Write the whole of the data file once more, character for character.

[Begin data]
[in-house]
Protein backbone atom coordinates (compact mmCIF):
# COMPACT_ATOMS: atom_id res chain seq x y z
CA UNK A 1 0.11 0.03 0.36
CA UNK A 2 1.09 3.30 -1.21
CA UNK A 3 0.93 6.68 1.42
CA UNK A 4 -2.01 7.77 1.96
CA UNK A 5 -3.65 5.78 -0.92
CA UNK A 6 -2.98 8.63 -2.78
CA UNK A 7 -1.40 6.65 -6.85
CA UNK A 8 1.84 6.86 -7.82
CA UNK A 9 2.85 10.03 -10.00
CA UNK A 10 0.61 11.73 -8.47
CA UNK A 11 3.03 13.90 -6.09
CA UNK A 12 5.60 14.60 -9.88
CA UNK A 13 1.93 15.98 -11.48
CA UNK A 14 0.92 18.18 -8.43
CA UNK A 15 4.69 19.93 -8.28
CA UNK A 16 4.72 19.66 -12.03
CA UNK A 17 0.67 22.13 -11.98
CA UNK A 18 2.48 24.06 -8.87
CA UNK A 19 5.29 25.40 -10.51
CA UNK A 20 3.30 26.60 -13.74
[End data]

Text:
[in-house]
Protein backbone atom coordinates (compact mmCIF):
# COMPACT_ATOMS: atom_id res chain seq x y z
CA UNK A 1 0.11 0.03 0.36
CA UNK A 2 1.09 3.30 -1.21
CA UNK A 3 0.93 6.68 1.42
CA UNK A 4 -2.01 7.77 1.96
CA UNK A 5 -3.65 5.78 -0.92
CA UNK A 6 -2.98 8.63 -2.78
CA UNK A 7 -1.40 6.65 -6.85
CA UNK A 8 1.84 6.86 -7.82
CA UNK A 9 2.85 10.03 -10.00
CA UNK A 10 0.61 11.73 -8.47
CA UNK A 11 3.03 13.90 -6.09
CA UNK A 12 5.60 14.60 -9.88
CA UNK A 13 1.93 15.98 -11.48
CA UNK A 14 0.92 18.18 -8.43
CA UNK A 15 4.69 19.93 -8.28
CA UNK A 16 4.72 19.66 -12.03
CA UNK A 17 0.67 22.13 -11.98
CA UNK A 18 2.48 24.06 -8.87
CA UNK A 19 5.29 25.40 -10.51
CA UNK A 20 3.30 26.60 -13.74